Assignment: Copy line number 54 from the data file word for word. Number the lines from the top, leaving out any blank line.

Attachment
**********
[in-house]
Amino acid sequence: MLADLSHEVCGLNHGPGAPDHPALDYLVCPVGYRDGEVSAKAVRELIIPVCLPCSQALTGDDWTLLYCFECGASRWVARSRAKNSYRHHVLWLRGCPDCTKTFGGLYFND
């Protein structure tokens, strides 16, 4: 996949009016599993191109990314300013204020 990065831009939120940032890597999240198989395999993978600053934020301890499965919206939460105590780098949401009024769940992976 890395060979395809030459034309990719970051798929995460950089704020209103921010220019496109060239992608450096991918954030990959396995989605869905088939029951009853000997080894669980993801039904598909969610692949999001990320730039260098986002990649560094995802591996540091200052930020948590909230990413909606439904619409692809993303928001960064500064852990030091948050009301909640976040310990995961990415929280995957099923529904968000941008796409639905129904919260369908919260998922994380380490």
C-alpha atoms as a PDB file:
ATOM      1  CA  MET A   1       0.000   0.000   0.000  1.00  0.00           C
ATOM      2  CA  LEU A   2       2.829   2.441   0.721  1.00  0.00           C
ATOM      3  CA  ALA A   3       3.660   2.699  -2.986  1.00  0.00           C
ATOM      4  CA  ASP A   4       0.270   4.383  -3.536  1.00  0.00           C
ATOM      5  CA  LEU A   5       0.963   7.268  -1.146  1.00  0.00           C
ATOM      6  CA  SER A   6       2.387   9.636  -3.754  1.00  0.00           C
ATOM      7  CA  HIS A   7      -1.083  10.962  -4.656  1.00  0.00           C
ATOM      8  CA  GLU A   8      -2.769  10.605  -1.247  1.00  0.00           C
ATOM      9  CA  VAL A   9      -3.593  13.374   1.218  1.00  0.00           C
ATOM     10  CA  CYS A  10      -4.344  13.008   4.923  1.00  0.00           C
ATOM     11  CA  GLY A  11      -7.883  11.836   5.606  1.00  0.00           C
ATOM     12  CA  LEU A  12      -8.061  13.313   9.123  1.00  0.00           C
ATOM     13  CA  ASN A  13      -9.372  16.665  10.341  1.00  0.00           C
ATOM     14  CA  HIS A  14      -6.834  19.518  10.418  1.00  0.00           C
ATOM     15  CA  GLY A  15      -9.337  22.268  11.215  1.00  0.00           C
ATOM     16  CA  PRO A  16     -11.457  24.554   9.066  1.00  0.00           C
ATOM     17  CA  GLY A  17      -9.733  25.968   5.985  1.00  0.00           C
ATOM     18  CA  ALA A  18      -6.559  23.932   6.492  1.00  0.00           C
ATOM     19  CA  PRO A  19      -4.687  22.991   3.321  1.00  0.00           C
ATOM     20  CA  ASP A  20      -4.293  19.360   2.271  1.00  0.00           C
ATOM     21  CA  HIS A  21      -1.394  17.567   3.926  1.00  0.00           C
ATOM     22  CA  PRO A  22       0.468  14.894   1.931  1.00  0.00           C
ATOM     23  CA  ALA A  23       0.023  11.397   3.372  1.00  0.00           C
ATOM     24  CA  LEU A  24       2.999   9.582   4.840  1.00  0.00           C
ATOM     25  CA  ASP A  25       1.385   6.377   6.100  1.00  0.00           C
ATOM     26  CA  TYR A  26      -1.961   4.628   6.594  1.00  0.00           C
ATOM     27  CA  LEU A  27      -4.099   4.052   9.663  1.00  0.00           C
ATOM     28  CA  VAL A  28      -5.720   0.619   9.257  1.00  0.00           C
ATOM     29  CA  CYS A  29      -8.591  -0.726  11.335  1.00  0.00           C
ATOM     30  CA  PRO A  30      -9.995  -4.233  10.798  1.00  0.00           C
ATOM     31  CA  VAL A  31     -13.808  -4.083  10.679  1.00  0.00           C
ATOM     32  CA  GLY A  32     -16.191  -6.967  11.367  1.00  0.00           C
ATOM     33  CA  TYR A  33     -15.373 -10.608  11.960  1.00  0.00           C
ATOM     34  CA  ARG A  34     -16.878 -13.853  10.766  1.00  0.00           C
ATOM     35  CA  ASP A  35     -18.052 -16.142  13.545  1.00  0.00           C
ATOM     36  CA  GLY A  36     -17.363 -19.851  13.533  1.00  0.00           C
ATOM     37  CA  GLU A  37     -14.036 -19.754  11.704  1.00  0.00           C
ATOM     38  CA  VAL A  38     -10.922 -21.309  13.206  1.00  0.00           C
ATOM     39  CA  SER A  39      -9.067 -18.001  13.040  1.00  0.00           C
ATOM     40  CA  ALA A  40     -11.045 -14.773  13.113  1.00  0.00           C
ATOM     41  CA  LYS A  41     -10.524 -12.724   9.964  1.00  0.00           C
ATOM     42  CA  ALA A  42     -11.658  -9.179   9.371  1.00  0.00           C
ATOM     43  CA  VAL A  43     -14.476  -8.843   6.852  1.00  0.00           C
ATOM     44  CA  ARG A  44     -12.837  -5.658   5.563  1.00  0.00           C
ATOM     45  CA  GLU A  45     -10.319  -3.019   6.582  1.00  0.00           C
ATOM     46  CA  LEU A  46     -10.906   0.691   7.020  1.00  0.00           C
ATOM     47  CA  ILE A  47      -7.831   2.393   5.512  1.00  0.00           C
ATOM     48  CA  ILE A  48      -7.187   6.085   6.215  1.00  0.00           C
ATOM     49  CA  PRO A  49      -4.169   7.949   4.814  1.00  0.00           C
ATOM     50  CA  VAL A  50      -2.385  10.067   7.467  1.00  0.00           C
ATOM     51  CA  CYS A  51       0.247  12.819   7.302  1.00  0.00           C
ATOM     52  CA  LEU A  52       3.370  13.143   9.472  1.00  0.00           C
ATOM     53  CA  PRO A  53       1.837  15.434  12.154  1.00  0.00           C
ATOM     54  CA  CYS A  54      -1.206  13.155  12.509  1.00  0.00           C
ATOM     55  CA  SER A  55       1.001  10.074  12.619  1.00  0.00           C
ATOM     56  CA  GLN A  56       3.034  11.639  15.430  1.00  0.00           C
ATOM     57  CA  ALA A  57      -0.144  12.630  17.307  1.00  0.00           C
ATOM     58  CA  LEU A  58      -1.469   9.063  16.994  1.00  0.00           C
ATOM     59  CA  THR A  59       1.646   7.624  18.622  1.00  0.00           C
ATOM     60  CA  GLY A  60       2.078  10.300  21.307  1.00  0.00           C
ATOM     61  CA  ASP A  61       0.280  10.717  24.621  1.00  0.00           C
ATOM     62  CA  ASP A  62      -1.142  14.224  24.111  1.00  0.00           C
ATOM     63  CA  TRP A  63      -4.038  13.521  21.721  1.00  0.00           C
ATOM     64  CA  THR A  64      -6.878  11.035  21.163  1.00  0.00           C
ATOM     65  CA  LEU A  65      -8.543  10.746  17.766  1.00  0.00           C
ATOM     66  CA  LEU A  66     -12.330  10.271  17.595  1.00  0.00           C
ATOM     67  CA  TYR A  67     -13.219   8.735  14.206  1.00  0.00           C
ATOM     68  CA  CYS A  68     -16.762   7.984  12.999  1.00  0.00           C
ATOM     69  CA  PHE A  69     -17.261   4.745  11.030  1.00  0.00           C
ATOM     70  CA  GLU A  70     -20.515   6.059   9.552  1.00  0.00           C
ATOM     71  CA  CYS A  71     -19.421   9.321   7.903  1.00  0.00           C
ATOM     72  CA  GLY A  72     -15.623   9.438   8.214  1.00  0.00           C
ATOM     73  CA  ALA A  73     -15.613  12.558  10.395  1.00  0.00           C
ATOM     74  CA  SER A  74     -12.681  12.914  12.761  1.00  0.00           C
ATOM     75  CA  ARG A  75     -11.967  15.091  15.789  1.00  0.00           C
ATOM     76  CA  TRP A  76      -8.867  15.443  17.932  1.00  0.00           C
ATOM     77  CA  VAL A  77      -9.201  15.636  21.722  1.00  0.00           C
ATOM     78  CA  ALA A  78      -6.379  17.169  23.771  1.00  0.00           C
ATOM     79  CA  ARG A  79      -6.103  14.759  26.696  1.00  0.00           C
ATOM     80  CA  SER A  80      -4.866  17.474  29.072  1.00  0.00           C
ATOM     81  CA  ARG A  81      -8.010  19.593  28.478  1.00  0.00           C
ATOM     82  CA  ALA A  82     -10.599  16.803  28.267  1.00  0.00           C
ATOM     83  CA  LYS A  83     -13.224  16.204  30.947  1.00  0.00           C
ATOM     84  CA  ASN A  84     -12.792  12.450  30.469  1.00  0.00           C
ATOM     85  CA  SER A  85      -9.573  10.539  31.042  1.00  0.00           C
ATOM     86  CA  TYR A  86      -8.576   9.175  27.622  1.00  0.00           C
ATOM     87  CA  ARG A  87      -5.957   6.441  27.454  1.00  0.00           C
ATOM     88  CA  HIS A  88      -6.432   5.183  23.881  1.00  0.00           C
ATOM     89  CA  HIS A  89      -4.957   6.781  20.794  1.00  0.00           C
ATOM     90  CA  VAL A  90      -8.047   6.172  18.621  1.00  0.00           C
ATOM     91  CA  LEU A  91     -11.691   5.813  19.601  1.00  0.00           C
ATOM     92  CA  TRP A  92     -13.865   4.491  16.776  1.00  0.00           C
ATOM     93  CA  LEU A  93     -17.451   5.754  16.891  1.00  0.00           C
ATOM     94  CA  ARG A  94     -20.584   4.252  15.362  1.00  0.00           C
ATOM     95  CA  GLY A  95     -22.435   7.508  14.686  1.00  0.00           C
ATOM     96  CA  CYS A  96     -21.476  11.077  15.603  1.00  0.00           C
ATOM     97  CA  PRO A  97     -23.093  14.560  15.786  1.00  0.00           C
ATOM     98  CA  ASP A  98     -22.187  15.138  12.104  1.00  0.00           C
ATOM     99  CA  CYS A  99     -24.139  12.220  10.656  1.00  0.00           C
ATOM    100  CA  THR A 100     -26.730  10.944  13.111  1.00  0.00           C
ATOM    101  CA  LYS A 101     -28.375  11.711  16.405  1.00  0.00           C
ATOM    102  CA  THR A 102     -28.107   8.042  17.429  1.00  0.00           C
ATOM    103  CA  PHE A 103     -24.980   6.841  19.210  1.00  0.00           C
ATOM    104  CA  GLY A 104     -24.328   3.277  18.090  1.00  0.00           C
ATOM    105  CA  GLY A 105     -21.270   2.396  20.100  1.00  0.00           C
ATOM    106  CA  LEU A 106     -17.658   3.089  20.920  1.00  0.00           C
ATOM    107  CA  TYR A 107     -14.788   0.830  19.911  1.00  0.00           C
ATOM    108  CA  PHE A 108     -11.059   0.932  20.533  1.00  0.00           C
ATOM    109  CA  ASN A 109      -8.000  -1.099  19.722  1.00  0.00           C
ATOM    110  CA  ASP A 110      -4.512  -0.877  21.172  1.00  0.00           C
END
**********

ATOM     50  CA  VAL A  50      -2.385  10.067   7.467  1.00  0.00           C